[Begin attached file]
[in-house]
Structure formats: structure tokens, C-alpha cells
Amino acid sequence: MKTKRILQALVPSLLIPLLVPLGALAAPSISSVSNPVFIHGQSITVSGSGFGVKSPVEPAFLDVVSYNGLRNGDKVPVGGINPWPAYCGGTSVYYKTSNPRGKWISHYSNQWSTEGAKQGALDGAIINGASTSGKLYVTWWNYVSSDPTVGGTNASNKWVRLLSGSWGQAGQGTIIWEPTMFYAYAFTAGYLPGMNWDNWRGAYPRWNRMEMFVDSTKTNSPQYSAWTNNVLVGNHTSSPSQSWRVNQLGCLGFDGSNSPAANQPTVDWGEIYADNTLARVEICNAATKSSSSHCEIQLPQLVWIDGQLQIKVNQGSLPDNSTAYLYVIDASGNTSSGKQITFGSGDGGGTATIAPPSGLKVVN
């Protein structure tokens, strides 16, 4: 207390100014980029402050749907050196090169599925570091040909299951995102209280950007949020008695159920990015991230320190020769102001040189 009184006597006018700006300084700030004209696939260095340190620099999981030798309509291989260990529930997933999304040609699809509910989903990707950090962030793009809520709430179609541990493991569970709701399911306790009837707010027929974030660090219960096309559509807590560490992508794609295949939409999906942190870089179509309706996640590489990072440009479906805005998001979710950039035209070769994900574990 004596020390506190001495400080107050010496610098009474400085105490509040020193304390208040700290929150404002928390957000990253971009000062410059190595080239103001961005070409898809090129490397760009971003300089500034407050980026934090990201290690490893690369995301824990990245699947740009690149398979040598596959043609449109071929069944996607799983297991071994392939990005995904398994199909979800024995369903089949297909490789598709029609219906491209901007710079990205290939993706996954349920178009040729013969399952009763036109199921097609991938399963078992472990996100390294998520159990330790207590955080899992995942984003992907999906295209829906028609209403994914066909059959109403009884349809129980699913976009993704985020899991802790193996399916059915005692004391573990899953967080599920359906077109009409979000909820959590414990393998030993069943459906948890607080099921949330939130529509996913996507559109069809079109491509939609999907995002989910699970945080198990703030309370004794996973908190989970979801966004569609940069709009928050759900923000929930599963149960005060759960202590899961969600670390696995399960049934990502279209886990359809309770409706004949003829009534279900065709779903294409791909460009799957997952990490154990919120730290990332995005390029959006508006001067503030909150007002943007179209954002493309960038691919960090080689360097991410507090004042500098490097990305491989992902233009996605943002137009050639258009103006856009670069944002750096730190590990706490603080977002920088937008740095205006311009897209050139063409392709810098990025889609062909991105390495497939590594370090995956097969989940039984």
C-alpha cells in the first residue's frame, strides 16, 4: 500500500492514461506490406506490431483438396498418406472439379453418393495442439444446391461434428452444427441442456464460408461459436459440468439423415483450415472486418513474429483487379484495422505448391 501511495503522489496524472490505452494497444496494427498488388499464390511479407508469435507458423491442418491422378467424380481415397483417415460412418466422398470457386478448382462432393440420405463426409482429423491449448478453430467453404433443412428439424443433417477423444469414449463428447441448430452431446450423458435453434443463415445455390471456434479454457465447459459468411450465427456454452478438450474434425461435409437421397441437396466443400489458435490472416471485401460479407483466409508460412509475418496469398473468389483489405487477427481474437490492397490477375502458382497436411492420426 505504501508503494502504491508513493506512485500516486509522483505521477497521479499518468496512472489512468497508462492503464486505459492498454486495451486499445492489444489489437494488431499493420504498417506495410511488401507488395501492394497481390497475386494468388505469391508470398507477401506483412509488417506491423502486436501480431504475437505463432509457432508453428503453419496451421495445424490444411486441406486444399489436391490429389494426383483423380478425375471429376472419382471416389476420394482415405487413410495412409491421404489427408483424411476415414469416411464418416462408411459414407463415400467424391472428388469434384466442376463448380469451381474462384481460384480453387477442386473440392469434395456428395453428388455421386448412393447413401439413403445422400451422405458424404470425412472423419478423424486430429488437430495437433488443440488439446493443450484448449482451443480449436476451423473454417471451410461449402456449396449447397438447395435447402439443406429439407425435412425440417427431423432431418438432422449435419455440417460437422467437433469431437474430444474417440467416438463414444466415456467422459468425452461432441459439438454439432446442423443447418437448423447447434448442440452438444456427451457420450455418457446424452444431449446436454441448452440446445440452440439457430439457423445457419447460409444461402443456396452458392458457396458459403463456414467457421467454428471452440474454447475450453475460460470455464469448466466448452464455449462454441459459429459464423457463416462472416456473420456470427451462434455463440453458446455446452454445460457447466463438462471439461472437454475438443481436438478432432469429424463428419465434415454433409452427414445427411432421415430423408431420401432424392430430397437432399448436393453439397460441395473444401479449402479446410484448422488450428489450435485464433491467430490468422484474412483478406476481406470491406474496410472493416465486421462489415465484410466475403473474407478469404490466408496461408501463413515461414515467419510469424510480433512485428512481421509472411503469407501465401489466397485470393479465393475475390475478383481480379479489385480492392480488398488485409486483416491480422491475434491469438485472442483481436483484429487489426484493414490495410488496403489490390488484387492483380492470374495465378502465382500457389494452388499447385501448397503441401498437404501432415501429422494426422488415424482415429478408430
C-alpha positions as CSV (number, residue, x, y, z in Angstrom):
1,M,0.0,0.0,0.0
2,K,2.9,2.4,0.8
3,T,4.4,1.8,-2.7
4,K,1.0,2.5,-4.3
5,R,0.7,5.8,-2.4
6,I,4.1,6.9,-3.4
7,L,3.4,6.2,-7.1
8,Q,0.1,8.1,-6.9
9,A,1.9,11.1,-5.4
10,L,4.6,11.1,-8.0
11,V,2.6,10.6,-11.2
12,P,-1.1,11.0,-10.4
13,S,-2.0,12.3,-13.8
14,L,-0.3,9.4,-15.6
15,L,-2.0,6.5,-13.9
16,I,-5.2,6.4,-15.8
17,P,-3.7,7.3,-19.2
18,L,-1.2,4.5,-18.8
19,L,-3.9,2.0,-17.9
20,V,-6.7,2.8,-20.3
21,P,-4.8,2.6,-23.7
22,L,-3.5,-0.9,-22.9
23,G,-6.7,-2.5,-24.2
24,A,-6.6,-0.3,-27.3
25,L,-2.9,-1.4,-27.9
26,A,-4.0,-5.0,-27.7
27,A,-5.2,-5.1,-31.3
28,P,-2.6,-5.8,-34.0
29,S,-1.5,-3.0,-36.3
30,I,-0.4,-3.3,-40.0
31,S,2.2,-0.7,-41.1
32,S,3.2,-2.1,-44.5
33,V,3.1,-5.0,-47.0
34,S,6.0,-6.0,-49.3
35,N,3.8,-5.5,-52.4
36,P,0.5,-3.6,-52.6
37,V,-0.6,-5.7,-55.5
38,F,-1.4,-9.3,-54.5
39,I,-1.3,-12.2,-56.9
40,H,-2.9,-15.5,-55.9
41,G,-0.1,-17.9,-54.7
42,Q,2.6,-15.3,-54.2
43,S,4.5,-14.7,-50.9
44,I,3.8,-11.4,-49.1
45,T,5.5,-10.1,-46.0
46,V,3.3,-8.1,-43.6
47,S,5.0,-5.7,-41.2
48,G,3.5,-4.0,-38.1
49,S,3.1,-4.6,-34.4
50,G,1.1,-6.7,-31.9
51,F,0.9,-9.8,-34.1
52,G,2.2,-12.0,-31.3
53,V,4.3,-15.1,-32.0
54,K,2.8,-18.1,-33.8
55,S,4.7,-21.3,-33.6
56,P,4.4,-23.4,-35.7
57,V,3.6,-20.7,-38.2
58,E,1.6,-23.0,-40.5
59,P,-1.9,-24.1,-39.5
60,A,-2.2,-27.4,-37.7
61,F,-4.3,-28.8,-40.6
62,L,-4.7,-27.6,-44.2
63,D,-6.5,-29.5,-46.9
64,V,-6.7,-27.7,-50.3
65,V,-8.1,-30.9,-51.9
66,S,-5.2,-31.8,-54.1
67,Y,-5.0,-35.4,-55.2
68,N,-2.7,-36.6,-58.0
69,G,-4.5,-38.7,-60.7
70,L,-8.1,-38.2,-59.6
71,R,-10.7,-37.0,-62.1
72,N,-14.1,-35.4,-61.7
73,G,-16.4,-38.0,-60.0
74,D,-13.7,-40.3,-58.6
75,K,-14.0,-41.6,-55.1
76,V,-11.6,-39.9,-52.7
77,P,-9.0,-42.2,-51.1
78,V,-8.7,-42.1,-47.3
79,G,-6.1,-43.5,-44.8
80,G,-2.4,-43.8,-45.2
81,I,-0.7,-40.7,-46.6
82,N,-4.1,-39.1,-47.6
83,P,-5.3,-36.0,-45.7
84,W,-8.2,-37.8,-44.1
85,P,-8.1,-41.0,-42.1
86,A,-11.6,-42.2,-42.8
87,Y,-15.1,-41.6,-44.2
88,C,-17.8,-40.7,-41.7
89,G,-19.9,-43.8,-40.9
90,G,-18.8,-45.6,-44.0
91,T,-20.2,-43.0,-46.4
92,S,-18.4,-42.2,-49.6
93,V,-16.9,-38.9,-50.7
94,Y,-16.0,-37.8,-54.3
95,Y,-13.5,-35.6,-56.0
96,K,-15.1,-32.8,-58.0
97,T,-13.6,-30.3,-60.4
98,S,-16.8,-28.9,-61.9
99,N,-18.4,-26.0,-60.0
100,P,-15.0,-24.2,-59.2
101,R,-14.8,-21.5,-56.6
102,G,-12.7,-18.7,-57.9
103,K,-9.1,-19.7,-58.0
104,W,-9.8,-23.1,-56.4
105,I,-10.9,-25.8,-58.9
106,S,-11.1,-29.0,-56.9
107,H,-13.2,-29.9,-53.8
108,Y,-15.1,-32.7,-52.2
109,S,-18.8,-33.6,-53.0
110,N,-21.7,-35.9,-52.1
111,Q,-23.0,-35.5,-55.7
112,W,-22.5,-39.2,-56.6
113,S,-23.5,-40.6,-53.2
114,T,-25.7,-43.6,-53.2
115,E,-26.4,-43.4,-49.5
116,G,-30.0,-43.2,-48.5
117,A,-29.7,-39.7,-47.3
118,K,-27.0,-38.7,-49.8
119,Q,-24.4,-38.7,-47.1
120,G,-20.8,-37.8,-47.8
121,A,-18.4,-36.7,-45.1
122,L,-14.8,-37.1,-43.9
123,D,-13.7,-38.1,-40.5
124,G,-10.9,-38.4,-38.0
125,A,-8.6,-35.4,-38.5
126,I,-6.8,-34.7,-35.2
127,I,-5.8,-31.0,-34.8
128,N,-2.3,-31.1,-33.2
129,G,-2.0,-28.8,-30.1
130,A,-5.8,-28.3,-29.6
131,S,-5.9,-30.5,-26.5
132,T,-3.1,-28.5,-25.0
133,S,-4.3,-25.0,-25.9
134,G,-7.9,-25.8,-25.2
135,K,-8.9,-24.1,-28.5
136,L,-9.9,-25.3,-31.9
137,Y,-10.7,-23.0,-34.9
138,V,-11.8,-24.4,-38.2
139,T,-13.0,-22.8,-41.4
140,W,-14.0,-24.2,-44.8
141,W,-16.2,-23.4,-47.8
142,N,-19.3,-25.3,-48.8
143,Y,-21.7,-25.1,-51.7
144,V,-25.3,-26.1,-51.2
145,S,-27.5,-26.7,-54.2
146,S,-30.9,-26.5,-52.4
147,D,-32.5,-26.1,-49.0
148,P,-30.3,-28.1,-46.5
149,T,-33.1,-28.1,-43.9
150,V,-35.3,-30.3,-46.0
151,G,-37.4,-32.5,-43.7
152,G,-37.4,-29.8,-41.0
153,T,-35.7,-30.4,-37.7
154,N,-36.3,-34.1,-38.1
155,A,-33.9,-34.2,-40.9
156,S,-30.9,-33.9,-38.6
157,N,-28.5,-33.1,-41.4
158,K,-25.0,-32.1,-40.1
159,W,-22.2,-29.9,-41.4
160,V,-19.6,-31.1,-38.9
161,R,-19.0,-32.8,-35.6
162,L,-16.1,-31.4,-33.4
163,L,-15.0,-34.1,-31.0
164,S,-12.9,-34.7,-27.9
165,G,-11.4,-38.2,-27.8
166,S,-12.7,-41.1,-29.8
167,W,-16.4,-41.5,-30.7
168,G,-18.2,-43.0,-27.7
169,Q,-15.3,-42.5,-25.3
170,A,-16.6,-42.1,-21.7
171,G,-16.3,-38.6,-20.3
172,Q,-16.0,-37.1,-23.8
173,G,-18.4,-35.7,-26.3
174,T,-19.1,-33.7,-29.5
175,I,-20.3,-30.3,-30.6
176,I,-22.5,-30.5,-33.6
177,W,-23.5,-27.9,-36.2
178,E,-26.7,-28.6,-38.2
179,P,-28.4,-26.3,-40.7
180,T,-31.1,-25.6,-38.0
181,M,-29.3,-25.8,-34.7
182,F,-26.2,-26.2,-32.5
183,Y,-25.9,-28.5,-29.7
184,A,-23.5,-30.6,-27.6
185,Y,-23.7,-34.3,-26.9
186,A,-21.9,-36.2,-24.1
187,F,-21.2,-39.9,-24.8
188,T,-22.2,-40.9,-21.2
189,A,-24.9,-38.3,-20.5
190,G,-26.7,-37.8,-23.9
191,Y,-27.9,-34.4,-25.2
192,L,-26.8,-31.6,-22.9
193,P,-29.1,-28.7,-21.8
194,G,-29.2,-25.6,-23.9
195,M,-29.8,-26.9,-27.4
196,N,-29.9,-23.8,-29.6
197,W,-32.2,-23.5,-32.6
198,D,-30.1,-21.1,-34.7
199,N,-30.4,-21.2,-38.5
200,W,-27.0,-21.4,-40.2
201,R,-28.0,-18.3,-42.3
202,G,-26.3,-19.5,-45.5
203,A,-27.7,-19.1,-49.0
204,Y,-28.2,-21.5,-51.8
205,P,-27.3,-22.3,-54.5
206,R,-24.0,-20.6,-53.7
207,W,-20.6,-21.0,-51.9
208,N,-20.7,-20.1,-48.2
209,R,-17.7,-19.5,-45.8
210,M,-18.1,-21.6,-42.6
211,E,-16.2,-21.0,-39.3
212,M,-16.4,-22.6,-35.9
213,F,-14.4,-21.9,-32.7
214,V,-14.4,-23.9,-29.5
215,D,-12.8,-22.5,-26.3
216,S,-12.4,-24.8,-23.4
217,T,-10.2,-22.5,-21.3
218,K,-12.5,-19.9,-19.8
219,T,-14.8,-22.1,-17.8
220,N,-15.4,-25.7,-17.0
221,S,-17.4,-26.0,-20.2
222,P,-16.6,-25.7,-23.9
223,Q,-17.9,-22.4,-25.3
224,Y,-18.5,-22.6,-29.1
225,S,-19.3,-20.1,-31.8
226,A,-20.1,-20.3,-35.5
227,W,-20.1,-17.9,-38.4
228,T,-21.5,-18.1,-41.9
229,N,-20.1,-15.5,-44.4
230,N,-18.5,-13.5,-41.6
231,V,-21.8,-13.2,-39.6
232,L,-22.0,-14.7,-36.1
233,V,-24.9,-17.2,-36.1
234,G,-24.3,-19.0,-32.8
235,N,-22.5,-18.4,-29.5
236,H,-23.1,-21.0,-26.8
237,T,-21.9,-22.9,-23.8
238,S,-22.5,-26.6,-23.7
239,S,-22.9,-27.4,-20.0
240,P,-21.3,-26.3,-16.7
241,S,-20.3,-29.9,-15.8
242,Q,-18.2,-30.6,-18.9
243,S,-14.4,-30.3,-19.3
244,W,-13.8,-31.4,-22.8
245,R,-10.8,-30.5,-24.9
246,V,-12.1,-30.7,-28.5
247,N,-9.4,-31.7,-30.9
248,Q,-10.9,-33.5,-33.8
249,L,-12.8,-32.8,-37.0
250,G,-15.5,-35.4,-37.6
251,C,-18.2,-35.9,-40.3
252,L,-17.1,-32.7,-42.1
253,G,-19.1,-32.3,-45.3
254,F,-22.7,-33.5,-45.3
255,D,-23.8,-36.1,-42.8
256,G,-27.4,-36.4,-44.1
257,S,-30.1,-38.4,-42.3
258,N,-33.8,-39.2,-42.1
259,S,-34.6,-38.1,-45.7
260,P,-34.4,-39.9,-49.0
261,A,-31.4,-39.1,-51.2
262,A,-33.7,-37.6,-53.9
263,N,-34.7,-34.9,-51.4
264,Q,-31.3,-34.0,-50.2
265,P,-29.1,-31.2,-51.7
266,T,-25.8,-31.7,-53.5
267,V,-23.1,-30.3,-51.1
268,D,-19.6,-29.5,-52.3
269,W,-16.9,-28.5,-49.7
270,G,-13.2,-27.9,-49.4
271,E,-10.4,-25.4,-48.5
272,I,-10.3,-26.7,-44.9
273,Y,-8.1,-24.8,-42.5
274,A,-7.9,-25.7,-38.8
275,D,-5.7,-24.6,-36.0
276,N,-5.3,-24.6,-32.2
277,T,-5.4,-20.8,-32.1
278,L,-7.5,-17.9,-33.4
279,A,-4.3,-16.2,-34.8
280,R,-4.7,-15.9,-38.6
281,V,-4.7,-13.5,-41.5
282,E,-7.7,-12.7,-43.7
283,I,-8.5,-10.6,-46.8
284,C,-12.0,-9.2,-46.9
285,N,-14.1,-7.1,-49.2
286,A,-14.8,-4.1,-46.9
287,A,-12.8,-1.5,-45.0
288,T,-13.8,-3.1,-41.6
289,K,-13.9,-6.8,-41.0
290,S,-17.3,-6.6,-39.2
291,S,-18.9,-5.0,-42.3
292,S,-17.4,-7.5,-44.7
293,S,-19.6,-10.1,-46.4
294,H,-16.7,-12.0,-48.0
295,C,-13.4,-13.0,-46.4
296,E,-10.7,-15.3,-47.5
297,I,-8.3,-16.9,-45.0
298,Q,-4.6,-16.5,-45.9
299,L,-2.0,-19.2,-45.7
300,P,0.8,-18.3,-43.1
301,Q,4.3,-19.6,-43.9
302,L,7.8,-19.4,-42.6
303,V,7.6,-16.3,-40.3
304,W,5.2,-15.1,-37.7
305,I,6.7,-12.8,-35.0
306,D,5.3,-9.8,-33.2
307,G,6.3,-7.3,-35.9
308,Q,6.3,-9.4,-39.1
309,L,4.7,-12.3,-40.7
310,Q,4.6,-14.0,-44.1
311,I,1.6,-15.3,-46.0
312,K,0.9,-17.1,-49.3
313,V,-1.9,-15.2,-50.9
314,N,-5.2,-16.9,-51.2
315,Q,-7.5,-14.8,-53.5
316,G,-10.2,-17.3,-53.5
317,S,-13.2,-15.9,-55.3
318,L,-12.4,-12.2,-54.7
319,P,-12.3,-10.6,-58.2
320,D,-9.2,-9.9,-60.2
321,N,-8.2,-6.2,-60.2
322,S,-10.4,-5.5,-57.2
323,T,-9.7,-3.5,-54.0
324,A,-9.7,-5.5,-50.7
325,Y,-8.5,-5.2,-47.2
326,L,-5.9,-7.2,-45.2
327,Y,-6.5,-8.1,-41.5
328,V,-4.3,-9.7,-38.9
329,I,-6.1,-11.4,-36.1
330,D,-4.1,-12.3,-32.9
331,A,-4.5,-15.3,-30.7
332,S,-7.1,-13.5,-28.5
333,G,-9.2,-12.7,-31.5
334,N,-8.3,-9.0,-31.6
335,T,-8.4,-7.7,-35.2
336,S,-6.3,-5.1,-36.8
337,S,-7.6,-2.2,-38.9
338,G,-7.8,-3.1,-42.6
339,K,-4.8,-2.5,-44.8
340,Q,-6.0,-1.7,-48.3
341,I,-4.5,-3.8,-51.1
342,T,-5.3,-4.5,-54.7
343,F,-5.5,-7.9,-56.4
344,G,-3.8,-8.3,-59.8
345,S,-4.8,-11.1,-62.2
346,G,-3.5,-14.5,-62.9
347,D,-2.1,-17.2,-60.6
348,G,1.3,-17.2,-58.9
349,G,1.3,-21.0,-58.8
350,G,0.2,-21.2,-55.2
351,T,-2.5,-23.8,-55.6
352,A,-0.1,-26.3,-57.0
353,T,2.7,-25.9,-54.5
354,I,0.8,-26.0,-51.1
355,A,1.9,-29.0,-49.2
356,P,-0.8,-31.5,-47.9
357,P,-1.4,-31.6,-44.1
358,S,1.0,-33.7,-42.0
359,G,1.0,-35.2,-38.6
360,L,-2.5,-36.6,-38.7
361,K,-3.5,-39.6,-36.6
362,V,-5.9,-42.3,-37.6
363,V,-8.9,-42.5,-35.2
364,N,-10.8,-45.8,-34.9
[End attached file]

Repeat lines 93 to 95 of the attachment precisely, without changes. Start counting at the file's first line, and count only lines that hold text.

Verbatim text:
87,Y,-15.1,-41.6,-44.2
88,C,-17.8,-40.7,-41.7
89,G,-19.9,-43.8,-40.9